March 26, 2006 (Melbourne, Australia) — Australia once again showed it has the Commonwealth’s number one cycling team, with Matt Hayman and Natalie Bates winning respective gold medals at the Games final road races today.
Melbourne’s Botanic Gardens was the perfect host to the Commonwealth Games’ final cycling event. Beautiful surroundings and a stunning day saw a large crowd line the 11K course.
Natalie Bates superb solo victory in the women’s 100K race was a testament to the Australian team’s tactical superiority. Bates, sister of Kate who was track silver medallist at the Games individual pursuit, was part of an early breakaway but went clear with 25K to go, finishing 3:05 ahead of teammate Oenone Wood who won the bunch sprint ahead of Nicole Cooke (Wales).
Gina Grain was Canada’s top finisher in fourth, just out of the medals for a second time at these Games.
“We came here to win gold and we came away with gold and silver,” said Bates afterwards. “I’m so stoked right now.”
The five-strong early break which included Canada’s Mandy Poitras, Emma Jones (England), Toni Bradshaw (New Zealand) and Noor Alias (Malaysia), built up a three-minute lead but it was Poitras, Jones and Bradshaw who were doing the bulk of the work.
Jones attempted to get Bates on the front, but she refused, citing team orders to merely mark the escape as Australia’s strongest riders were still in the peloton.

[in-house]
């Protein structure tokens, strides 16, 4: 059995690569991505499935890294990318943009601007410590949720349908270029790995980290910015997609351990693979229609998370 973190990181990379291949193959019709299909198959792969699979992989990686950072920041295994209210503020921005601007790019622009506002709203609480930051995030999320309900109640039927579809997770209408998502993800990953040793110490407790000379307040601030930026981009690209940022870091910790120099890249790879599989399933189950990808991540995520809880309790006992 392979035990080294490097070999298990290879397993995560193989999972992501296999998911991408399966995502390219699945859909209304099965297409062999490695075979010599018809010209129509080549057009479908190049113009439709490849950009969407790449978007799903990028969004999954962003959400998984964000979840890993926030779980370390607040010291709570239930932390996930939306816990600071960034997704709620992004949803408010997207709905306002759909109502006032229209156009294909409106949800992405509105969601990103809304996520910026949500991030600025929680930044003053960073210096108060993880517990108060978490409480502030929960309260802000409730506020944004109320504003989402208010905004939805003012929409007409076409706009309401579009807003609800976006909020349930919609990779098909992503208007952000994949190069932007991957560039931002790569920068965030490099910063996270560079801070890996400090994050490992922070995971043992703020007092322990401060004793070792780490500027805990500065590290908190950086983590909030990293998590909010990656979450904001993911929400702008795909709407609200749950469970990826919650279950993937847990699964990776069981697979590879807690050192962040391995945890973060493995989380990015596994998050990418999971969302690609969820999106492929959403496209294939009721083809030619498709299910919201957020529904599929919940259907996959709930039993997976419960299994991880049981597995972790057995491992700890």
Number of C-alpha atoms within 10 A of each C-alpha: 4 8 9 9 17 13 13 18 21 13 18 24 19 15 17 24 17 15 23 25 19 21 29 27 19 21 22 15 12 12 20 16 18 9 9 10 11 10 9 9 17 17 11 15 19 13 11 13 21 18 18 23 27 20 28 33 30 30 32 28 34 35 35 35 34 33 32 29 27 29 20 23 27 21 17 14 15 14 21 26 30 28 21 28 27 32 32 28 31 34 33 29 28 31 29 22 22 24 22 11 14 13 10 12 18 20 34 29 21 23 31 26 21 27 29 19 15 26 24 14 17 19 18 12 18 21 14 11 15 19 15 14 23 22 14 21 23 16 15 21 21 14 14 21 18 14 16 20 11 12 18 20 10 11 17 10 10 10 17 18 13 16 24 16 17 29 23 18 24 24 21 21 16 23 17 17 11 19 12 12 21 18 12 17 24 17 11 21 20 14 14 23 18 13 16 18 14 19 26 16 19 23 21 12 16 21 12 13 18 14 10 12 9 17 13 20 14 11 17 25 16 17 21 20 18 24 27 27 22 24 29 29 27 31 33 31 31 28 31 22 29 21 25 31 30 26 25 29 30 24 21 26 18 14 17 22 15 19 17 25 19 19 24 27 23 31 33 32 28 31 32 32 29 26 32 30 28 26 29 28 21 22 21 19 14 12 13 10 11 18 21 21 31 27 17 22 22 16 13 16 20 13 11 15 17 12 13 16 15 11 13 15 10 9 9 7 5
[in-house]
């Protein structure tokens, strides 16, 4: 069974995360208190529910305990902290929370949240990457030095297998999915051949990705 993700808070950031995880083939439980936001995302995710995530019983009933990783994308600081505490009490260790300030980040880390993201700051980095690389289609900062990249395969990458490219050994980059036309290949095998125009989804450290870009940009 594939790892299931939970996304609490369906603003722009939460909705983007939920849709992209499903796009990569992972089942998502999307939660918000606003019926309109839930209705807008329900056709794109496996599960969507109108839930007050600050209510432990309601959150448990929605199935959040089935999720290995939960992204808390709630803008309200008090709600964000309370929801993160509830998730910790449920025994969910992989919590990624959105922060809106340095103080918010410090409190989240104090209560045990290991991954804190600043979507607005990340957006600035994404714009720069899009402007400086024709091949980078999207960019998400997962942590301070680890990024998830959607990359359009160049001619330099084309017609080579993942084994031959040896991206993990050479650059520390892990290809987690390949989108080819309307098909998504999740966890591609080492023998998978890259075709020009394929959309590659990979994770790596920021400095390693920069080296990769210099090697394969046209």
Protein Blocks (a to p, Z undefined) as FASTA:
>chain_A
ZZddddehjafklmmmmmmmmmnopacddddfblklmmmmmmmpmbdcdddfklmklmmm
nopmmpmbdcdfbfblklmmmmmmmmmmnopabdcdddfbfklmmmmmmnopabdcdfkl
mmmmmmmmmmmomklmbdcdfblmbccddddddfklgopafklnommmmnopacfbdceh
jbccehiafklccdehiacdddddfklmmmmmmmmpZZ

However, with the big teams represented, the bunch was quite happy to watch the gap get bigger. A crash on lap six saw Olivia Gollan (Australia) touch a wheel and hit the deck only to see Melissa Holt (New Zealand) plough into her and go straight over the handlebars.
Holt was taken to hospital with a collarbone fracture but all others involved in the crash remounted and eventually rejoined the field.
Sole Welsh representative Cooke mounted several attacks from the bunch and at one point reduced the gap to just 1:27, but was ultimately chased down by either Kiwis, Aussies or Canadians.
With two and a half laps remaining, Bates, who hadn’t yet done a turn on the front, made her move and easily established a one minute lead ahead of a rapidly tiring break.
She soon had an unassailable four-minute lead by the bell lap, and her breakaway companions were swallowed up by the peloton. Why the other big teams in the peloton didn’t start chasing when they heard Bates was ahead isn’t clear.
If they had hit the front when it was obvious the break was spent and the time-gap was still manageable, they may well have caught the flying Aussie.
As it was Bates cruised through the finish customarily waving the Australian flag in a time of 2:56.8.
“We were totally confident Natalie could get a medal,” said Wood after the rest of the Australian team joined her and Bates on the podium during the presentation ceremony. “She had good legs today.”
“It is a team effort,” said Bates, “and we are a fantastic team. The last kilometre was so special.”
Grain wasn’t overly disappointed at missing a medal. “I’m suffering from a severe case of fourthitis. It was tough out there today so I’m happy.”